Students are expected to attend a minimum of 90 per cent of timetabled activities for a unit of study, unless granted exemption by the Unit Coordinator. The Unit Coordinator may determine that a student fails a unit of study because of inadequate attendance. Alternatively, at their discretion, they may set additional assessment items when attendance is lower than 90 per cent.
The case of any formally enrolled student who is absent from 50% or more of classes, regardless of the reasons for the absences, will be automatically referred to the end-of-semester departmental examiners' meeting for a determination as to whether the student should pass or fail the unit, or, if a pass is awarded, the level of penalty that should be applied.

Study commitment

Typically, there is a minimum expectation of 1.5-2 hours of student effort per week per credit point for units of study offered over a full semester. For a 6 credit point unit, this equates to roughly 120-150 hours of student effort in total.

Required readings

There are no prescribed readings for this porject unit. Each student creates theior own bibliography building on the work done in SLAM4001 Project A.

Learning outcomes are what students know, understand and are able to do on completion of a unit of study. They are aligned with the University's graduate qualities and are assessed as part of the curriculum.

At the completion of this unit, you should be able to:

  • LO1. Demonstrate and apply advanced knowledge in more than one discipline or area of practice in research, project, or work-based problems.
  • LO2. Communicate complex knowledge and data effectively in a range of contexts through context-dependent forms of communication
  • LO3. Apply knowledge and skills creatively to demonstrate autonomy, judgement, adaptability and ethical responsibility as a researcher, practitioner or learner by working productively and collaboratively across disciplines.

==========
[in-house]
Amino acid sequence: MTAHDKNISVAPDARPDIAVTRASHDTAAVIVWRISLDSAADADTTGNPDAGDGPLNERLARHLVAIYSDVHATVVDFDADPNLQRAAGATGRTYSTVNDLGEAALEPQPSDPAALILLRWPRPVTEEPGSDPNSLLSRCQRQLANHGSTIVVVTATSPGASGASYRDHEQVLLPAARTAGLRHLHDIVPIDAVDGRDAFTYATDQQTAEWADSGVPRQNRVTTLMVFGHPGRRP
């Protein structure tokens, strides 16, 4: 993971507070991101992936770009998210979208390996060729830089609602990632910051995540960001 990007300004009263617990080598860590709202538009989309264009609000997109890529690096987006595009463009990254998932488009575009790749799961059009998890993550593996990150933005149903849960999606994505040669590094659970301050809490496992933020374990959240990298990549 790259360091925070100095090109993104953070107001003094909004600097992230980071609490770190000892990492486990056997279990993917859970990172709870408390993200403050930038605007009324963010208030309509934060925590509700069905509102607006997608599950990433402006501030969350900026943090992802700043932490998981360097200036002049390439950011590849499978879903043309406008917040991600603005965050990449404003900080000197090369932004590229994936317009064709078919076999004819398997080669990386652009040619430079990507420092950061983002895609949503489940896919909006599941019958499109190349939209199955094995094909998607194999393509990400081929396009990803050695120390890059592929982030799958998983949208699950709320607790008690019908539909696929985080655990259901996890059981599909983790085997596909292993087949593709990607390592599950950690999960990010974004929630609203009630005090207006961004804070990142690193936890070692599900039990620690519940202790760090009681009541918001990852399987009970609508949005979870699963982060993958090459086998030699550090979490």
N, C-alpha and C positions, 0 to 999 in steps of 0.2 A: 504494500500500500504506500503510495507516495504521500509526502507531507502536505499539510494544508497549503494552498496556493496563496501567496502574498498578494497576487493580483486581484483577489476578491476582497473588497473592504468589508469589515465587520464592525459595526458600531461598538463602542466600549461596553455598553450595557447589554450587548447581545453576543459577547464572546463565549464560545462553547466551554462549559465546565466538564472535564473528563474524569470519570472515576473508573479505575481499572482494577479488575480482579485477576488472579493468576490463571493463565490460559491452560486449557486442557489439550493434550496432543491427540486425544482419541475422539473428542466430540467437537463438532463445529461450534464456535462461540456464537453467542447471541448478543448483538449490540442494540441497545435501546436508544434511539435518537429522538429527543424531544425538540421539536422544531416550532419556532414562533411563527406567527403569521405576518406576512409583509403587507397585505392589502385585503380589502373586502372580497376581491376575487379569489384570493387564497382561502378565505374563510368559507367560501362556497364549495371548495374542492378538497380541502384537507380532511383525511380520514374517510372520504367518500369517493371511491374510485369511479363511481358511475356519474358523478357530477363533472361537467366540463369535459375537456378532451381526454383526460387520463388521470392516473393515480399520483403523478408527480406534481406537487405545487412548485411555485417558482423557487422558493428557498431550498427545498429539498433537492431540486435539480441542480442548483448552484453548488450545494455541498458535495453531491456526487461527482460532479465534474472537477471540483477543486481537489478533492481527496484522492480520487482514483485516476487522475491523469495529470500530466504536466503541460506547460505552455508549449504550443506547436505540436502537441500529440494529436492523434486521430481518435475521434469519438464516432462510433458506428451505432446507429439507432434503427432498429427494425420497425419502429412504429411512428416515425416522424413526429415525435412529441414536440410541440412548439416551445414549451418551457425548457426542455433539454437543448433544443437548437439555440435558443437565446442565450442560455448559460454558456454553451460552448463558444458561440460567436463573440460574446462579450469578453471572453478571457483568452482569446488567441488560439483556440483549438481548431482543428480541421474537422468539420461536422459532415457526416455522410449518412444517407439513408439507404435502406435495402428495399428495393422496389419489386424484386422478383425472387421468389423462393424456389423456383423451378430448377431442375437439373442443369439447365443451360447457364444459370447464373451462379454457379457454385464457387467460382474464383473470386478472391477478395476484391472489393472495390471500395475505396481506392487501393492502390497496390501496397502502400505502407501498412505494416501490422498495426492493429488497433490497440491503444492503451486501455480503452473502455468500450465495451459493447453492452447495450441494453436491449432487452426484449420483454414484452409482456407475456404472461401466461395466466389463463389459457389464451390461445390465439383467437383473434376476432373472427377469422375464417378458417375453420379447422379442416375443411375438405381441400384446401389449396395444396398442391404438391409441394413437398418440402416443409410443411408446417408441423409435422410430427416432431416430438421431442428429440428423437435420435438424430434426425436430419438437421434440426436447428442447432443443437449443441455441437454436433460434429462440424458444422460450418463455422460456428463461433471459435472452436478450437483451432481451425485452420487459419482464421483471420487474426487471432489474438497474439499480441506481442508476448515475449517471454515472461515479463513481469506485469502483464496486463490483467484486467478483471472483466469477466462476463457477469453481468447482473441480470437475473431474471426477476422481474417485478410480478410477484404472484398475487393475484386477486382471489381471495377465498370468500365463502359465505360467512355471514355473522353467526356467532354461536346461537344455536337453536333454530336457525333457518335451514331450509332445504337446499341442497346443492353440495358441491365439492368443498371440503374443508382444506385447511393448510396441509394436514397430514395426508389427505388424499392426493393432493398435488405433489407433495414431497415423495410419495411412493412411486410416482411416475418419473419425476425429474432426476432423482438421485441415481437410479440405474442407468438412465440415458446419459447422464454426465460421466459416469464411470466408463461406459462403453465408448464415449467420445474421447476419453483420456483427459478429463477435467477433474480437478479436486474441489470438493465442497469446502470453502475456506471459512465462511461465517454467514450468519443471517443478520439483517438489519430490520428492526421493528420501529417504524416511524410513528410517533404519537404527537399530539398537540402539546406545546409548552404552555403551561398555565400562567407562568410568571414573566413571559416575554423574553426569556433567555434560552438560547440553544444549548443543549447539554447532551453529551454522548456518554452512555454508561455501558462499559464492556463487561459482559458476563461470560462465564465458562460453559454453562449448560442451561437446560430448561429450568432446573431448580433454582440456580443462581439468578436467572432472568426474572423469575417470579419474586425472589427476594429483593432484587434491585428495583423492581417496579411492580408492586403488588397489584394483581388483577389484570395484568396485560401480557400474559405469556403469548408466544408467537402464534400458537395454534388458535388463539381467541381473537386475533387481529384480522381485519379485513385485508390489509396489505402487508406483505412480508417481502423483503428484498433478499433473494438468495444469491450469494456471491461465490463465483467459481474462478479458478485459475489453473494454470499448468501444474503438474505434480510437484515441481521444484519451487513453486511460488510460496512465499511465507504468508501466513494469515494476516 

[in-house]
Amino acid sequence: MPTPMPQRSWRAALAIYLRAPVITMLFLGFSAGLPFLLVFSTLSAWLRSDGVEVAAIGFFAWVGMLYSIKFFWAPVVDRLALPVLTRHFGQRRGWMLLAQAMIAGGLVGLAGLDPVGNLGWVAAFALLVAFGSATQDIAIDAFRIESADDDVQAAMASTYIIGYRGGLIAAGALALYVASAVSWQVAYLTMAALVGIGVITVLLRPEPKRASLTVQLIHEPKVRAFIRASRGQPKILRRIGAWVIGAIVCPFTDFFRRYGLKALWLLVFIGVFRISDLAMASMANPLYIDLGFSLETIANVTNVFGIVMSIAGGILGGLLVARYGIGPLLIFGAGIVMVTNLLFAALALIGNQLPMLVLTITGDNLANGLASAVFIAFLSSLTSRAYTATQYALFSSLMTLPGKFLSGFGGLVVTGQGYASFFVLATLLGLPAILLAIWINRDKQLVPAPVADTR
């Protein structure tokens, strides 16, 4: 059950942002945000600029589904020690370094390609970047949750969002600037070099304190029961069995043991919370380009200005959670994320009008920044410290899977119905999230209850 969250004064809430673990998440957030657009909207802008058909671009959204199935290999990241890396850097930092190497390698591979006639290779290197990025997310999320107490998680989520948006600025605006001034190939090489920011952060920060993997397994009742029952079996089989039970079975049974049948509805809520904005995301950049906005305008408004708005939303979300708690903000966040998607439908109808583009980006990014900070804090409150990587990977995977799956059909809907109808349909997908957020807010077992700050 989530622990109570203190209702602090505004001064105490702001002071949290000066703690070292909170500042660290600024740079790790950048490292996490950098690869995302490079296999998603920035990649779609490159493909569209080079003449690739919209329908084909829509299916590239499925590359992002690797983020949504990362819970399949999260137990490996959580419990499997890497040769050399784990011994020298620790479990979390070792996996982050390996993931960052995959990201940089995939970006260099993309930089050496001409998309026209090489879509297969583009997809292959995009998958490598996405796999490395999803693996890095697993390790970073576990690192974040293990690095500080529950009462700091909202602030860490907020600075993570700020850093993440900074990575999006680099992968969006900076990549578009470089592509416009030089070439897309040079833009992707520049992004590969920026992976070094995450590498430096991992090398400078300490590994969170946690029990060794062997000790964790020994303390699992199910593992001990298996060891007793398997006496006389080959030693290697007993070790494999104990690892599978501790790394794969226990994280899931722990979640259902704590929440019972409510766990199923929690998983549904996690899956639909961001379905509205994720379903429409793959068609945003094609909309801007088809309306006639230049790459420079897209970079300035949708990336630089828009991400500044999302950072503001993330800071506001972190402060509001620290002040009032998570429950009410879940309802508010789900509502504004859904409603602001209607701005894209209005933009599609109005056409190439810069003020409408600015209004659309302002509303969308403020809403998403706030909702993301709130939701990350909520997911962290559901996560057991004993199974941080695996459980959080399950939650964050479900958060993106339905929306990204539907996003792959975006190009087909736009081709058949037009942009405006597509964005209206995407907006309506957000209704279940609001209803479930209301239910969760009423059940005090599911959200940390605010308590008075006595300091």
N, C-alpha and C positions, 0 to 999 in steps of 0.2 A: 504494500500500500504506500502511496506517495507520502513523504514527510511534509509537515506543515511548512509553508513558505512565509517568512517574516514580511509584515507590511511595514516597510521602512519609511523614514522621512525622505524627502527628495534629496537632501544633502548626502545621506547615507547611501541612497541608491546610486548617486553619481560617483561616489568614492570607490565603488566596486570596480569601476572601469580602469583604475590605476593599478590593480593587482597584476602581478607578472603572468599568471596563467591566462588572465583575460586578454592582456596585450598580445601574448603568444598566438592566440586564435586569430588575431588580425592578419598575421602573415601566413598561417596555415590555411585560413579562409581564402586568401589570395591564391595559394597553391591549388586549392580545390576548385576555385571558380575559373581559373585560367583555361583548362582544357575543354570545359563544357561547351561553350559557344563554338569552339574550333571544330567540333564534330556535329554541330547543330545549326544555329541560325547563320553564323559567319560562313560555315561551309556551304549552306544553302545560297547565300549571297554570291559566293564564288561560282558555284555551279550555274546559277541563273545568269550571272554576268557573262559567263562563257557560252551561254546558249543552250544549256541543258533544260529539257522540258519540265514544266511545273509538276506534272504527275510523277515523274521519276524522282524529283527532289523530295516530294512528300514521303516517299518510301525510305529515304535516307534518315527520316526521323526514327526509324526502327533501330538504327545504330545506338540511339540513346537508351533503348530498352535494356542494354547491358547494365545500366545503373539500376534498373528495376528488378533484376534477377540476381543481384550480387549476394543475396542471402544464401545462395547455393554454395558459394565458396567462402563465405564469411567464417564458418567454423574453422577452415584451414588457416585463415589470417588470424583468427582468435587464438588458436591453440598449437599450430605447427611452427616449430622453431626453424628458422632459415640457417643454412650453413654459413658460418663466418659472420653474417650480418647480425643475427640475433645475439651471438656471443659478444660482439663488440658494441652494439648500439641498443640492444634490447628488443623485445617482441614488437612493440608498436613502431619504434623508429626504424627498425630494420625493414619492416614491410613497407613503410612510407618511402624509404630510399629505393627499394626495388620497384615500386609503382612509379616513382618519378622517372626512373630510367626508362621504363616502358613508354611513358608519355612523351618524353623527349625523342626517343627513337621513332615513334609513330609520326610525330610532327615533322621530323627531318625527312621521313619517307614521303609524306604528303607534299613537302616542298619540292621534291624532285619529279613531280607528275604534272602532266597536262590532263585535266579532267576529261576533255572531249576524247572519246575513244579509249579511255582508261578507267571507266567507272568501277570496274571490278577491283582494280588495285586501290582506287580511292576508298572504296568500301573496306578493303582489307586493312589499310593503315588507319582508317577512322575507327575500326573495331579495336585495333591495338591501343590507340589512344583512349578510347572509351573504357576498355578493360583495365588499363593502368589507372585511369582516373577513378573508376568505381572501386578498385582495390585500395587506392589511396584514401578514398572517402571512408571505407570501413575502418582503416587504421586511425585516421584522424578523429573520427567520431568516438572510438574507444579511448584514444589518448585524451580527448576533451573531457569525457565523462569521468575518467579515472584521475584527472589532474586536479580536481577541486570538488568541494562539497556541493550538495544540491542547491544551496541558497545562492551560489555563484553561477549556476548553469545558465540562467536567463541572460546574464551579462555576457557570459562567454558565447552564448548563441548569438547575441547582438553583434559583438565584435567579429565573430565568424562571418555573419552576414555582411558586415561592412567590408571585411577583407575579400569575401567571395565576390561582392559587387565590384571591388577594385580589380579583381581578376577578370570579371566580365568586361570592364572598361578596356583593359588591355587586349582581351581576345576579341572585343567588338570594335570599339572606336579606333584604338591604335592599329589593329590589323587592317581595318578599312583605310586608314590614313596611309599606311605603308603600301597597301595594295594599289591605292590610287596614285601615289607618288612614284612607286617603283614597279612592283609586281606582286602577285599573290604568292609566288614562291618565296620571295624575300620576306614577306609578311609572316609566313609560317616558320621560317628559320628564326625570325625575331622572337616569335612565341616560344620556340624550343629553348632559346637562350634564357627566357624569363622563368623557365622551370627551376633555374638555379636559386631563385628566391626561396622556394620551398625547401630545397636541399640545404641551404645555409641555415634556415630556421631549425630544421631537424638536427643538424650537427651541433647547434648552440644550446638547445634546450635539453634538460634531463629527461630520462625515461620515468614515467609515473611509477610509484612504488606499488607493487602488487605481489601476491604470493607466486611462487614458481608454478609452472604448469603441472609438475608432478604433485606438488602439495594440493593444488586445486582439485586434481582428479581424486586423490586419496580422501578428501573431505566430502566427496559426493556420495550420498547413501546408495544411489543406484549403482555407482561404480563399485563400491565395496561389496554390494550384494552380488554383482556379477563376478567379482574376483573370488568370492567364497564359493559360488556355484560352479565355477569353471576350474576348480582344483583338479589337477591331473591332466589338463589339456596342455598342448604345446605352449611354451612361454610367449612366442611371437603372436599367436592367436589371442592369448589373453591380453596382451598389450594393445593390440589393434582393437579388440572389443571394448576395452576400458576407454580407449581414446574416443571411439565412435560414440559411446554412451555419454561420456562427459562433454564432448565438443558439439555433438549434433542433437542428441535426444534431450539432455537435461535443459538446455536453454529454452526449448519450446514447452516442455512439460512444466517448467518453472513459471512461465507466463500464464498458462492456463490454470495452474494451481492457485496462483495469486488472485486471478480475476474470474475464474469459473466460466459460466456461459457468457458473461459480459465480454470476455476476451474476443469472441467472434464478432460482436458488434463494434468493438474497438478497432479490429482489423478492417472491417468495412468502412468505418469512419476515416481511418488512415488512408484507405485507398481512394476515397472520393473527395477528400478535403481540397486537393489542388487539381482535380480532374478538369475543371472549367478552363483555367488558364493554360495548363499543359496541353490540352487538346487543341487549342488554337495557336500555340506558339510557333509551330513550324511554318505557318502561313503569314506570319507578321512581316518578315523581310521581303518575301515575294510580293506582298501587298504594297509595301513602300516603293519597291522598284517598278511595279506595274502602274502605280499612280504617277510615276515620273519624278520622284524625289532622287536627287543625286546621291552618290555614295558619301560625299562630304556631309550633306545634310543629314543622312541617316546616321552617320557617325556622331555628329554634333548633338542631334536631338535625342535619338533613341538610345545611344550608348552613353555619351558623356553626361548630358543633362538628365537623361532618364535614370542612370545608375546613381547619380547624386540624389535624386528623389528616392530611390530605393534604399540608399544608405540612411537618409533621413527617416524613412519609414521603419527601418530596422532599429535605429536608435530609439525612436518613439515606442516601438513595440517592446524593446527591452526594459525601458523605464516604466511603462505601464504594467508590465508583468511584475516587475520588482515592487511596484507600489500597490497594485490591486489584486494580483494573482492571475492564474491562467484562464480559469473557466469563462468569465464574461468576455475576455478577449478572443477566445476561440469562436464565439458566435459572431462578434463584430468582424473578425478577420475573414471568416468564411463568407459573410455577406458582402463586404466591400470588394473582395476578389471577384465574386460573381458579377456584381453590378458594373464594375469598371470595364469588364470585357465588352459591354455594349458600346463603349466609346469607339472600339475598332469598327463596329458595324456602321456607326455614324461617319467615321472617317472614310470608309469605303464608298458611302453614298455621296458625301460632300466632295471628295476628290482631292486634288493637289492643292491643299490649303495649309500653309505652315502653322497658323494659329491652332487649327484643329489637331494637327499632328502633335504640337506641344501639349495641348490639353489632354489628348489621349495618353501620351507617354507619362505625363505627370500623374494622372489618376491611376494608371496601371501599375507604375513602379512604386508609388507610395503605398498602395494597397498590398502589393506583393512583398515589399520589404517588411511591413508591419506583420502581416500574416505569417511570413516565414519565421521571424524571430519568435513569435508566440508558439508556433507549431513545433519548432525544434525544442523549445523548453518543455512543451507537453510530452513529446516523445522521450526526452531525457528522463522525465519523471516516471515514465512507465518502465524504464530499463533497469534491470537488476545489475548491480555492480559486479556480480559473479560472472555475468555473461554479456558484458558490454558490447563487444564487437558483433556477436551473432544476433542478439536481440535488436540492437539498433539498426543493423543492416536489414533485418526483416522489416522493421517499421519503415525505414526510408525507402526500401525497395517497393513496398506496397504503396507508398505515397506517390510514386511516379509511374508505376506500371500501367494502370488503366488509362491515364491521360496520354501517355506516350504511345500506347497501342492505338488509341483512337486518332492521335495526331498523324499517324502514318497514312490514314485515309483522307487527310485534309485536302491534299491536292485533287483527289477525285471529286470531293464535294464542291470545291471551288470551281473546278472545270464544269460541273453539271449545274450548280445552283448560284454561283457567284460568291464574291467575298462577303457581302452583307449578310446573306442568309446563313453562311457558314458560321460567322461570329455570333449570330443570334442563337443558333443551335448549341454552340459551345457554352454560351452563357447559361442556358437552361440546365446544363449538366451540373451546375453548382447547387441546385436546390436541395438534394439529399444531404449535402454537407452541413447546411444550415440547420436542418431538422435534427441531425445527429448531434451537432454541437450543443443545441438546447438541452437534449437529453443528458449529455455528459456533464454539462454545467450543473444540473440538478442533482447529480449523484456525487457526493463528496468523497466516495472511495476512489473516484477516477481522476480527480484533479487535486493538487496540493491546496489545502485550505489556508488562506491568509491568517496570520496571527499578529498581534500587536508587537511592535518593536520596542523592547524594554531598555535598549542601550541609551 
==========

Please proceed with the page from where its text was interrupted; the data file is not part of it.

• LO4. Approach local and global challenges in research, professional practice, and civil life with personal integrity and intellectual rigour.
  • LO5. Develop innovative and original interpretations and insights within the field of project based learning

Graduate qualities

The graduate qualities are the qualities and skills that all University of Sydney graduates must demonstrate on successful completion of an award course. As a future Sydney graduate, the set of qualities have been designed to equip you for the contemporary world.

GQ1 Depth of disciplinary expertise

Deep disciplinary expertise is the ability to integrate and rigorously apply knowledge, understanding and skills of a recognised discipline defined by scholarly activity, as well as familiarity with evolving practice of the discipline.

GQ2 Critical thinking and problem solving

Critical thinking and problem solving are the questioning of ideas, evidence and assumptions in order to propose and evaluate hypotheses or alternative arguments before formulating a conclusion or a solution to an identified problem.

GQ3 Oral and written communication

Effective communication, in both oral and written form, is the clear exchange of meaning in a manner that is appropriate to audience and context.

GQ4 Information and digital literacy

Information and digital literacy is the ability to locate, interpret, evaluate, manage, adapt, integrate, create and convey information using appropriate resources, tools and strategies.

GQ5 Inventiveness

Generating novel ideas and solutions.

GQ6 Cultural competence

Cultural Competence is the ability to actively, ethically, respectfully, and successfully engage across and between cultures. In the Australian context, this includes and celebrates Aboriginal and Torres Strait Islander cultures, knowledge systems, and a mature understanding of contemporary issues.

GQ7 Interdisciplinary effectiveness

Interdisciplinary effectiveness is the integration and synthesis of multiple viewpoints and practices, working effectively across disciplinary boundaries.

GQ8 Integrated professional, ethical, and personal identity

An integrated professional, ethical and personal identity is understanding the interaction between one’s personal and professional selves in an ethical context.

GQ9 Influence

Engaging others in a process, idea or vision.

Outcome map

Learning outcomes Graduate qualities

This section outlines changes made to this unit following staff and student reviews.

As this is the first time this unit has been run a Student Assessment of both SLAM4001 and SLAM4002 will be sort through T&L FASS.


The University reserves the right to amend units of study or no longer offer certain units, including where there are low enrolment numbers.

To help you understand common terms that we use at the University, we offer an online glossary.